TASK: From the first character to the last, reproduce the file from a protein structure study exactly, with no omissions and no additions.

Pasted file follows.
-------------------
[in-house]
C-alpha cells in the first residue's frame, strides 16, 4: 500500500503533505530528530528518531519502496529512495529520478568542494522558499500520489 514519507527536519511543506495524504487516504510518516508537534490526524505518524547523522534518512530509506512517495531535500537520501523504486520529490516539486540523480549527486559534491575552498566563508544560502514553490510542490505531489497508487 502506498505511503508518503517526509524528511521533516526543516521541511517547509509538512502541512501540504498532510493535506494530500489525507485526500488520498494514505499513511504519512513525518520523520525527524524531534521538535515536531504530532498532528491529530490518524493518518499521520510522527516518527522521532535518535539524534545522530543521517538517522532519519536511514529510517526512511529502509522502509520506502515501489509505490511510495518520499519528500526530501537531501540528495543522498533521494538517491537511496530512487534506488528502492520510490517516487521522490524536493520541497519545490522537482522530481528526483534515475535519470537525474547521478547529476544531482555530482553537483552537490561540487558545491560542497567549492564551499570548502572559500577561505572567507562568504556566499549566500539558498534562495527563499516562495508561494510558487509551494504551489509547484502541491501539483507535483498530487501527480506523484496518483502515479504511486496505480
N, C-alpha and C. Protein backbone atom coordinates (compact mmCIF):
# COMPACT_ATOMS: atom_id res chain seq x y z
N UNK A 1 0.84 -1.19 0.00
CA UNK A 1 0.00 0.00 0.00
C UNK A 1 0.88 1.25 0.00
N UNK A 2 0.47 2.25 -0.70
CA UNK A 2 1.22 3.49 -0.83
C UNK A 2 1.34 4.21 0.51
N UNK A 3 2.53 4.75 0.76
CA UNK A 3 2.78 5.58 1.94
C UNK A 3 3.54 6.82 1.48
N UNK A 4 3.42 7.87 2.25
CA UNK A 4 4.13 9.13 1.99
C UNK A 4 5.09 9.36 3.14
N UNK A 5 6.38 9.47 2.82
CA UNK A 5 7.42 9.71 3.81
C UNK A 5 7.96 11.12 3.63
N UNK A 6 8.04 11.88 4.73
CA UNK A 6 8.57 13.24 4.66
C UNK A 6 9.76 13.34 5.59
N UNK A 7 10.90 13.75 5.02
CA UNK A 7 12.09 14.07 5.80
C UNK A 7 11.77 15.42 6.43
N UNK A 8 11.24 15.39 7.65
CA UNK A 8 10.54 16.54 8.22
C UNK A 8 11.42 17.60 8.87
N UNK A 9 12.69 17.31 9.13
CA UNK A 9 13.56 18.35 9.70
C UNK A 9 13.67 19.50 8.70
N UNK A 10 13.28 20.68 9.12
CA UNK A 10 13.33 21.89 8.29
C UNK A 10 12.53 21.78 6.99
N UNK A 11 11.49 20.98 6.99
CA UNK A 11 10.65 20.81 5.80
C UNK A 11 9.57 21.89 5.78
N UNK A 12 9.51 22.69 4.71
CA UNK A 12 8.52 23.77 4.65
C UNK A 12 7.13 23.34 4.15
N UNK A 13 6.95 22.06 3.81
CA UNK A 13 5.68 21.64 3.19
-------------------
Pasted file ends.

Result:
[in-house]
C-alpha cells in the first residue's frame, strides 16, 4: 500500500503533505530528530528518531519502496529512495529520478568542494522558499500520489 514519507527536519511543506495524504487516504510518516508537534490526524505518524547523522534518512530509506512517495531535500537520501523504486520529490516539486540523480549527486559534491575552498566563508544560502514553490510542490505531489497508487 502506498505511503508518503517526509524528511521533516526543516521541511517547509509538512502541512501540504498532510493535506494530500489525507485526500488520498494514505499513511504519512513525518520523520525527524524531534521538535515536531504530532498532528491529530490518524493518518499521520510522527516518527522521532535518535539524534545522530543521517538517522532519519536511514529510517526512511529502509522502509520506502515501489509505490511510495518520499519528500526530501537531501540528495543522498533521494538517491537511496530512487534506488528502492520510490517516487521522490524536493520541497519545490522537482522530481528526483534515475535519470537525474547521478547529476544531482555530482553537483552537490561540487558545491560542497567549492564551499570548502572559500577561505572567507562568504556566499549566500539558498534562495527563499516562495508561494510558487509551494504551489509547484502541491501539483507535483498530487501527480506523484496518483502515479504511486496505480
N, C-alpha and C. Protein backbone atom coordinates (compact mmCIF):
# COMPACT_ATOMS: atom_id res chain seq x y z
N UNK A 1 0.84 -1.19 0.00
CA UNK A 1 0.00 0.00 0.00
C UNK A 1 0.88 1.25 0.00
N UNK A 2 0.47 2.25 -0.70
CA UNK A 2 1.22 3.49 -0.83
C UNK A 2 1.34 4.21 0.51
N UNK A 3 2.53 4.75 0.76
CA UNK A 3 2.78 5.58 1.94
C UNK A 3 3.54 6.82 1.48
N UNK A 4 3.42 7.87 2.25
CA UNK A 4 4.13 9.13 1.99
C UNK A 4 5.09 9.36 3.14
N UNK A 5 6.38 9.47 2.82
CA UNK A 5 7.42 9.71 3.81
C UNK A 5 7.96 11.12 3.63
N UNK A 6 8.04 11.88 4.73
CA UNK A 6 8.57 13.24 4.66
C UNK A 6 9.76 13.34 5.59
N UNK A 7 10.90 13.75 5.02
CA UNK A 7 12.09 14.07 5.80
C UNK A 7 11.77 15.42 6.43
N UNK A 8 11.24 15.39 7.65
CA UNK A 8 10.54 16.54 8.22
C UNK A 8 11.42 17.60 8.87
N UNK A 9 12.69 17.31 9.13
CA UNK A 9 13.56 18.35 9.70
C UNK A 9 13.67 19.50 8.70
N UNK A 10 13.28 20.68 9.12
CA UNK A 10 13.33 21.89 8.29
C UNK A 10 12.53 21.78 6.99
N UNK A 11 11.49 20.98 6.99
CA UNK A 11 10.65 20.81 5.80
C UNK A 11 9.57 21.89 5.78
N UNK A 12 9.51 22.69 4.71
CA UNK A 12 8.52 23.77 4.65
C UNK A 12 7.13 23.34 4.15
N UNK A 13 6.95 22.06 3.81
CA UNK A 13 5.68 21.64 3.19